March 31, 2008

I Have No Idea What's Coming Up.

Category: Life — Cranky @

Something seems different, lately. I can’t quite put my finger on it, though… it’s as if something is about to change for me, in a fundamental way. Things have been going my way for a long time, and somehow I don’t think what’s coming will change that. Whatever it is, it’s positive.

It may herald a change in my goals, my desires, my wishes… or it may have nothing to do with any of that. It might come through the side door instead of the front, and catch me napping. I might have a choice in the matter, I might not.

I’m not new to these kinds of anticipatory feelings. I’m not claiming to be psychic… I’m just aware of what is going on around me. There are cues happening within my own behaviour and outside of my control. I just don’t know what they mean.

The only thing I’m sure of is that it has nothing to do with work. Everything is going well there, and there are unlikely to be any surprises. Of course, I’m sure the Enron employees thought the same thing… but then I think I work for a better company than that.

I’m excited. It’s like the curtain is going up for the fourth act of my life, and I have no idea what plot twists are in store for me.

Let the show begin!


March 25, 2008

Please Hold Your Applause Until The End

Category: Life — Cranky @

There are many problems facing mankind. There are three that stand out for me, personally.

First, there is the problem of western governments, and the increasing power they wield over the populace, even as they maintain the public perception that they are for freedom, democracy, and the value of the individual.

Second, there is the problem of economic uncertainty worldwide. The Americans aren’t alone. Food prices are skyrocketing around the globe, and the idiotic idea of ethanol has turned the United States into an importer of wheat. Unbelievable.

Finally, though, there is a problem that is nearly universal, and yet it gets no media attention at all.

How does one prevent yolks from breaking when putting eggs into a frying pan?

Now, I can do very little about problems one and two, but I can say that I have perfected the solution to number three. I, Cranky Weasel, have solved a problem that billions have faced over the centuries.

The solution, like all truly great insights, is elegantly simple. Crack the eggs into a highball glass. The landing of the first yolk in the glass is cushioned by the egg white that precedes it, and all subsequent eggs drop into a perfect viscous bed, with virtually no chance of breakage.

From there, you simply pour the eggs into the pan. I’m ten for ten – no yolks broken.

I’m not saying I’m up there with Einstein and Newton, but at the very least I should have earned a place beside Bohr, Curie and Bach. I don’t need to have my name spoken in reverence, but a statue might be nice, or a commemorative stamp.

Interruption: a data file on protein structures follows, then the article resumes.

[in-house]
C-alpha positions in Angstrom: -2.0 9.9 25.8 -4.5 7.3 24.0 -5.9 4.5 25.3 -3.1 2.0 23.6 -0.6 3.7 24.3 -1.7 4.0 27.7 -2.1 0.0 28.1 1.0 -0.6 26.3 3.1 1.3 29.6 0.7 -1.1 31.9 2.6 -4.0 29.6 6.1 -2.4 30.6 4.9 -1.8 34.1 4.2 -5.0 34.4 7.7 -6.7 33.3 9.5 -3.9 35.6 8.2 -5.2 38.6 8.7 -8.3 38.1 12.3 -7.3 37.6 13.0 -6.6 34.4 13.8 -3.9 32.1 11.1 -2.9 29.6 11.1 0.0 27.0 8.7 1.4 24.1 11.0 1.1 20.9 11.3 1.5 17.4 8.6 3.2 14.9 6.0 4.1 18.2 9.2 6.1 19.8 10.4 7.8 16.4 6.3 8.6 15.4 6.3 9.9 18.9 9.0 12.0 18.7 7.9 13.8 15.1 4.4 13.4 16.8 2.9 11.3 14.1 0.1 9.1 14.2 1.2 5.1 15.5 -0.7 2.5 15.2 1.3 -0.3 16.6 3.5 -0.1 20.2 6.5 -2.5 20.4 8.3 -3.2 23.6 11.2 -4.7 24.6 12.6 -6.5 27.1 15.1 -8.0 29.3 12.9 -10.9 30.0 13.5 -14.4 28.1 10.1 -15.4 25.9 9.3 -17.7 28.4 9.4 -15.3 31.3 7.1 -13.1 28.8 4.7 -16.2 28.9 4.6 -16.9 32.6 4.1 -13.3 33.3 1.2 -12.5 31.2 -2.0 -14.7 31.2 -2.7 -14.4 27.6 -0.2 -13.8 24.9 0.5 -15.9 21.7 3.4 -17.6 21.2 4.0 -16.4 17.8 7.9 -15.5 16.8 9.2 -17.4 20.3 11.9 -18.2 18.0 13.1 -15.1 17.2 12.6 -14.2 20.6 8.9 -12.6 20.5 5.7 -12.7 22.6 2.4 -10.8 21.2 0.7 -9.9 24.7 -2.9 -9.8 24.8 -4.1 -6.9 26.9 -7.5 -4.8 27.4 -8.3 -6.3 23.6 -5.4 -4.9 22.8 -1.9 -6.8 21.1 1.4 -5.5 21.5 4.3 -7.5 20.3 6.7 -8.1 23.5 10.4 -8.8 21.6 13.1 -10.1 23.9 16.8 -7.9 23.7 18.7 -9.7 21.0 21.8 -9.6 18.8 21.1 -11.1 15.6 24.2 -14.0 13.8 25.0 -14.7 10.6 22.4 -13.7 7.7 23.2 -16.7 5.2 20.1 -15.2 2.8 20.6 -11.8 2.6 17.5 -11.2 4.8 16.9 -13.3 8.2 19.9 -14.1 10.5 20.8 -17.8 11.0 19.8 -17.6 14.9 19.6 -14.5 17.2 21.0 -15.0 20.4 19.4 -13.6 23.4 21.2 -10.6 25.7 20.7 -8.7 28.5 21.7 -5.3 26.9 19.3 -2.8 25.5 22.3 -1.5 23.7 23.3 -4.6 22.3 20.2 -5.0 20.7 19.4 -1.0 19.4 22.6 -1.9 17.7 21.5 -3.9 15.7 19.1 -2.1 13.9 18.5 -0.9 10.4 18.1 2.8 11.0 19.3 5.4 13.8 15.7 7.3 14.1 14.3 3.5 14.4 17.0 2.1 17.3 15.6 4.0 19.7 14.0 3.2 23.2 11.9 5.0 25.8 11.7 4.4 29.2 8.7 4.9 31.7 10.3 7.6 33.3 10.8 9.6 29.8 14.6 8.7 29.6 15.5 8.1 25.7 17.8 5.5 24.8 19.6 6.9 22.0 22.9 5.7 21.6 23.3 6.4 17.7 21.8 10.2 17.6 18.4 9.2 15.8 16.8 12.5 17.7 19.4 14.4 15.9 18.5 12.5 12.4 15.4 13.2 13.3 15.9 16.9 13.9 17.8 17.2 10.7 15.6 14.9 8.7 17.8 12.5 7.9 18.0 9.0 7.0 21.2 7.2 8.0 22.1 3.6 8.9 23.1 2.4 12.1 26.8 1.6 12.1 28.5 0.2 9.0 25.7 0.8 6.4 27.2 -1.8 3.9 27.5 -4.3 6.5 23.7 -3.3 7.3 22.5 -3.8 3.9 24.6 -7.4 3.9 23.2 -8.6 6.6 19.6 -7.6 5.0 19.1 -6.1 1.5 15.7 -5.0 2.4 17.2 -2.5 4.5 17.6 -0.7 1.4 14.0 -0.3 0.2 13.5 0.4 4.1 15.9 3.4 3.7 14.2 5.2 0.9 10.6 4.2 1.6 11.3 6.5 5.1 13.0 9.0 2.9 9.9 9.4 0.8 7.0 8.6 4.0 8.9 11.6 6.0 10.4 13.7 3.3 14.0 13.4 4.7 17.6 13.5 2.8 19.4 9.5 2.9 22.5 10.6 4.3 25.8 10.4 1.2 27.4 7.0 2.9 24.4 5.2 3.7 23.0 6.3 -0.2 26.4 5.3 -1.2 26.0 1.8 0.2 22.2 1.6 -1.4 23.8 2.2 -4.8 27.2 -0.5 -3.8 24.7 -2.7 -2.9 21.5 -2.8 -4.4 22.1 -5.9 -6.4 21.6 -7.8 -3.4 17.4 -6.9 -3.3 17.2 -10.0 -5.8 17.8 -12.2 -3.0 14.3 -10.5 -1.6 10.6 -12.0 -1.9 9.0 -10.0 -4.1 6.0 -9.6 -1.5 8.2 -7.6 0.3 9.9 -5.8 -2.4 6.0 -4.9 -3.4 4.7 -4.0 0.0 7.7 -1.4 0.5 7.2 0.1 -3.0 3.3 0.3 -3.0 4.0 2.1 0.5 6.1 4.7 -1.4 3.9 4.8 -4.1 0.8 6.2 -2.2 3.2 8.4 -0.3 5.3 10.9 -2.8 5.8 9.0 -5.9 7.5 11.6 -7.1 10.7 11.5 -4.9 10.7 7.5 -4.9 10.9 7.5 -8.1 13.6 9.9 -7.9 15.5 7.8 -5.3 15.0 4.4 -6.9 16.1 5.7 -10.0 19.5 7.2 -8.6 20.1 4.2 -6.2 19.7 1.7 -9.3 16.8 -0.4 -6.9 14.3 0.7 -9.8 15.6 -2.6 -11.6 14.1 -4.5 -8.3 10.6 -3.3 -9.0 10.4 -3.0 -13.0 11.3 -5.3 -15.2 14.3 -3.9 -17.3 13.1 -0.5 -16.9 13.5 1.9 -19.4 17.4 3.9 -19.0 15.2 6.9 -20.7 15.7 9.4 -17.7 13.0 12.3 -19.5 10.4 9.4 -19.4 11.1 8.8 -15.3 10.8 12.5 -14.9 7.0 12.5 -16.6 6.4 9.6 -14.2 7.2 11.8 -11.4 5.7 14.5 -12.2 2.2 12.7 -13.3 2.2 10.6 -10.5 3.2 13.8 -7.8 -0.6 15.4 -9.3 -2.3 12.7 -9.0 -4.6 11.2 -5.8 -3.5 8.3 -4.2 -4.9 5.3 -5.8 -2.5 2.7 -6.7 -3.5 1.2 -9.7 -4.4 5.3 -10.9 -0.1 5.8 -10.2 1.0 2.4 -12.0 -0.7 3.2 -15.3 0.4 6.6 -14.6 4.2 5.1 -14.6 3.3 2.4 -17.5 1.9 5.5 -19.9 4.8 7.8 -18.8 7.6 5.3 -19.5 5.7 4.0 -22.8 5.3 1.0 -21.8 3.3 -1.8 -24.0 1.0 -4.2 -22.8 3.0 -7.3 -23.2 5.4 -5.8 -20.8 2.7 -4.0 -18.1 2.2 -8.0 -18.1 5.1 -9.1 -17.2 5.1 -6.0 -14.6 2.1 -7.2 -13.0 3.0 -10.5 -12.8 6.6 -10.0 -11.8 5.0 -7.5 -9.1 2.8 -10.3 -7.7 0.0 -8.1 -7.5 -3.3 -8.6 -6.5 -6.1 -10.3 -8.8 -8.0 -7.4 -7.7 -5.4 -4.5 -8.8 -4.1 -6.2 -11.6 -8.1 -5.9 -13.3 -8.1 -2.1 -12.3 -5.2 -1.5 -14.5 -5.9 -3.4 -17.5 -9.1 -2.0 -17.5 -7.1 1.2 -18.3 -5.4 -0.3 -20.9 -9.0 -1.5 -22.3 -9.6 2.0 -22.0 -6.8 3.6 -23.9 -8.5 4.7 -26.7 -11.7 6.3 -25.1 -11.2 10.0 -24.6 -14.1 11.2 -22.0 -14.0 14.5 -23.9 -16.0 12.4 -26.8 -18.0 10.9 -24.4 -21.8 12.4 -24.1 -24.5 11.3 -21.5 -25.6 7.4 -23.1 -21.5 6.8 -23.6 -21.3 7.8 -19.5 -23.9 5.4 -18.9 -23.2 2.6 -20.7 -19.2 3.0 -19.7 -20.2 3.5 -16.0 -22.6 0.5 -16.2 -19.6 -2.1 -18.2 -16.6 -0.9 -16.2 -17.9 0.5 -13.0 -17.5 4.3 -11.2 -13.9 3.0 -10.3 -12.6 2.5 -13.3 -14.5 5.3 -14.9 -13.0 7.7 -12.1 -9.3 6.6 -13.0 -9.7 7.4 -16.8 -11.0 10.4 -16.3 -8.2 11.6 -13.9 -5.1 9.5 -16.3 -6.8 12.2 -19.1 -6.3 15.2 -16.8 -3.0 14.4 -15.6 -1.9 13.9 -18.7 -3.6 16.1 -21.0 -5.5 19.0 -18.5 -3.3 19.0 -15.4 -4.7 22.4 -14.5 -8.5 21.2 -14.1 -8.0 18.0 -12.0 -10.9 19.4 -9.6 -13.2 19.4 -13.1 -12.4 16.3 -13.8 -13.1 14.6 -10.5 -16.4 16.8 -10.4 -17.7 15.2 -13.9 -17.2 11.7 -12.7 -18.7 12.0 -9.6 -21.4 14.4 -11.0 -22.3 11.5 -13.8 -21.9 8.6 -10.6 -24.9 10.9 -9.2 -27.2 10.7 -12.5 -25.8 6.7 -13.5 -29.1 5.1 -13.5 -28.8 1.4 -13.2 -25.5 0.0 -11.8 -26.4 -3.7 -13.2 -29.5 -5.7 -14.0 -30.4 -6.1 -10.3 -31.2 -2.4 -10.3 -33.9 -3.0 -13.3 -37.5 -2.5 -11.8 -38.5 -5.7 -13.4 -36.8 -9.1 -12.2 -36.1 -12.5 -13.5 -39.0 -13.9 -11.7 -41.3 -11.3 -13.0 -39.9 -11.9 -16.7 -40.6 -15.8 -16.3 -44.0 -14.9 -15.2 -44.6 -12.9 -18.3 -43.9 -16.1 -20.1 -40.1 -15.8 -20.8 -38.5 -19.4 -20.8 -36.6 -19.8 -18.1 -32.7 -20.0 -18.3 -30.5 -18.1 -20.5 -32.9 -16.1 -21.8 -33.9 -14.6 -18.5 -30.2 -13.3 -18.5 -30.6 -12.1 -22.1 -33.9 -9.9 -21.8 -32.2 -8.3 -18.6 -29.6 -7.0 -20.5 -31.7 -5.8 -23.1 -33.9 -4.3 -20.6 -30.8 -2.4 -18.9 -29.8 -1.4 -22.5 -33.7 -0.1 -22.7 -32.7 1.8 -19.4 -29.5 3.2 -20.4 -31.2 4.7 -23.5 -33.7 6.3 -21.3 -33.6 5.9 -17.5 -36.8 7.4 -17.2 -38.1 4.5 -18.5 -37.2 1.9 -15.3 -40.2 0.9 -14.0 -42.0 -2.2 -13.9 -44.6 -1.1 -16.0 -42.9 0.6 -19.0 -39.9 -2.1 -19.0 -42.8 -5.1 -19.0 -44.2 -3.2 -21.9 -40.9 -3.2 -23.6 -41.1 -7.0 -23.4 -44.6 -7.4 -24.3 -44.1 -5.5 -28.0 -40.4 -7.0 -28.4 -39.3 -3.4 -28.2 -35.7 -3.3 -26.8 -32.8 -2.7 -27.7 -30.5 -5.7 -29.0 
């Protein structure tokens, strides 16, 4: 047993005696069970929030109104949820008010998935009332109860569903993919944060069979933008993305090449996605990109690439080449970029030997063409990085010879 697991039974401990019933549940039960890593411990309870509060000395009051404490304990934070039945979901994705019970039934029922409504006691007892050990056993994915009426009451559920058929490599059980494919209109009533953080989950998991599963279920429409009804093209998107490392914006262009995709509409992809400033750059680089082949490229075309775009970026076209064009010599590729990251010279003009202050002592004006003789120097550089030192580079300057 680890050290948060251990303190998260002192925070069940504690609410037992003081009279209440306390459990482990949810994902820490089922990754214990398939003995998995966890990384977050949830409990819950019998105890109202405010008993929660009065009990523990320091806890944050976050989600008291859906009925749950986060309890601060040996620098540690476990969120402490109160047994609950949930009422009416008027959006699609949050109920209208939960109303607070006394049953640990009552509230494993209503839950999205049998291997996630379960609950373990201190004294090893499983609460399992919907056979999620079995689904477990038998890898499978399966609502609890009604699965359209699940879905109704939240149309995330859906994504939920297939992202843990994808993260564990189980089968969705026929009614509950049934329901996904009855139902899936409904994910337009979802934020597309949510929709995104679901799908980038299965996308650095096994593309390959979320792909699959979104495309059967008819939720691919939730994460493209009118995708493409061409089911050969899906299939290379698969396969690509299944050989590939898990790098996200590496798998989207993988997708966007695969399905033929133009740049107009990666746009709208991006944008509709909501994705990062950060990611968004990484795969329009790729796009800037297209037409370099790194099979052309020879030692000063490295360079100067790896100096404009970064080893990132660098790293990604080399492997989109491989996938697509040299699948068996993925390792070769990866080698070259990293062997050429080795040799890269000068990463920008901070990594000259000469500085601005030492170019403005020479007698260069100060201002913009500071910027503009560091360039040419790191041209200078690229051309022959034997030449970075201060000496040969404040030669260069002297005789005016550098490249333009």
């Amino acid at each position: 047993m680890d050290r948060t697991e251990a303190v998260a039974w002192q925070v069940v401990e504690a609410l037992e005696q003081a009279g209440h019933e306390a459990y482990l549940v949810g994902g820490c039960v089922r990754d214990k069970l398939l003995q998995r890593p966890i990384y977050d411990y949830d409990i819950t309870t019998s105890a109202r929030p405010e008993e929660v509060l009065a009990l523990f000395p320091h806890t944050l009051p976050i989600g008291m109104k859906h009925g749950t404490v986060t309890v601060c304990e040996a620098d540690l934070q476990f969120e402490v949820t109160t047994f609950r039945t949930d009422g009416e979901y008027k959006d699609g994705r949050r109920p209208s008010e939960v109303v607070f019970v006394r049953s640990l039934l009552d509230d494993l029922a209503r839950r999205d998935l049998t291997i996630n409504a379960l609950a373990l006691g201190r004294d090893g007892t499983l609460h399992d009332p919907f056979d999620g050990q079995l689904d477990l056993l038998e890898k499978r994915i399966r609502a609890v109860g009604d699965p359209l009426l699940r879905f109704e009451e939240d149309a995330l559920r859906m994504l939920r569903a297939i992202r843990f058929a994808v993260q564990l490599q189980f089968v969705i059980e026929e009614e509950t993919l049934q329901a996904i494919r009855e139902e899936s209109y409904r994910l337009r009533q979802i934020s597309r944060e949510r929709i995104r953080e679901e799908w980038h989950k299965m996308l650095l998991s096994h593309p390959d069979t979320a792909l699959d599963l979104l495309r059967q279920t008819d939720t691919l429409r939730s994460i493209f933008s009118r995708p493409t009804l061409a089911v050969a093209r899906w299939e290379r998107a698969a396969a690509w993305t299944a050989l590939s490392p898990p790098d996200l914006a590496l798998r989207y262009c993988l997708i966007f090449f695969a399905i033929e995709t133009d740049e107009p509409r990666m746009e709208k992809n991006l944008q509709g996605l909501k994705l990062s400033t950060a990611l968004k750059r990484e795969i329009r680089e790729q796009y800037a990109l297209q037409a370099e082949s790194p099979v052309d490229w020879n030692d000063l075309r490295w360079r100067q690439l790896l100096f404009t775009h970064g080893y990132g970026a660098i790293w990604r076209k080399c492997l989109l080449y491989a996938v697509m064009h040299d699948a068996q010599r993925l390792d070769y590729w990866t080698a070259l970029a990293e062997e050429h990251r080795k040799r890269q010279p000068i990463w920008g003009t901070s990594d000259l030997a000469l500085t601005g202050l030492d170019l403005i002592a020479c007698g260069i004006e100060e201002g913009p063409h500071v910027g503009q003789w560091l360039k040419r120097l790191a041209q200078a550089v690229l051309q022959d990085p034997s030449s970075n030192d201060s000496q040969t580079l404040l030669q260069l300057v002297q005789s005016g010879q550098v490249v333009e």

I’ll turn my attention to the other matters soon enough. For now I’ll bask in my success.


March 13, 2008

It's Not Much, But It's Something…

Category: Social — Cranky @

About two weeks ago I encountered a situation that immediately restructured my world, if only for a day. I was walking home from work, and my head was swimming with thoughts of economics, social interactions, and technology. Occasionally the thoughts would be short-circuited as a girl walked by, but otherwise they were what they were – mostly impersonal.

As I crossed Jasper Avenue, I saw a woman on a cell phone. A man lay at her feet on the sidewalk. From the state of his clothes, his hair, and his gaunt frame, it was easy to tell that he was homeless. He was lying there because that was the spot where his resources had completely failed him. His eyes were slightly open, and he was breathing, but he wasn’t really seeing anything. It was cold out, but there was no effort to warm his hands – they were splayed out where he had fallen.

I walked over, and heard the woman talking to a 911 operator. She was requesting an ambulance. I looked around, and saw a shoe shop in the office building, so I went inside and asked if the clerk had a blanket or a towel. He said he had nothing. I went outside again, and spoke with the woman, and she told me that an ambulance was enroute.

I felt utterly, completely helpless. My jacket wasn’t any warmer than the one he had on, so it was no use giving it to him. Only later would I realize that I could have at least placed it under his head and stayed in the door of the building until help arrived. As it was I couldn’t do anything, and yet I couldn’t bring myself to leave.

I spoke to the woman and said, “I feel like there’s nothing I can do. That’s not pleasant.” She replied, “Well, at least you stopped. Everybody else just kept walking.”

When I heard the siren, I knelt down, and told him that help was coming. He jerked a bit, but didn’t acknowledge the statement. I don’t know if he really heard me. So I stood up and approached the ambulance.

I left a note with one of the responders containing my phone number. I asked that it not be given to the patient, but if the attending doctor would call me and tell me where he was, I’d drop off a good coat, gloves, and hat. Unfortunately I haven’t heard from anybody.

I realized that I’m very fortunate to be concerned on a regular basis with things like social structures, sciences and economics. Many people in the world can’t afford to be concerned with anything not directly involved in keeping them alive from one day to the next.

Donating food and clothing is something most people overlook. I’m not saying this man would have been saved with better clothing. His problems are likely far too deep to be fixed with a little altruism. The thing is, I’m not an outreach worker, psychiatrist, doctor, or drug counsellor. What I can do, though, is donate food to the food bank more regularly, and I think I’m going to be a little more diligent about doing so from time to time.

At least that’s something.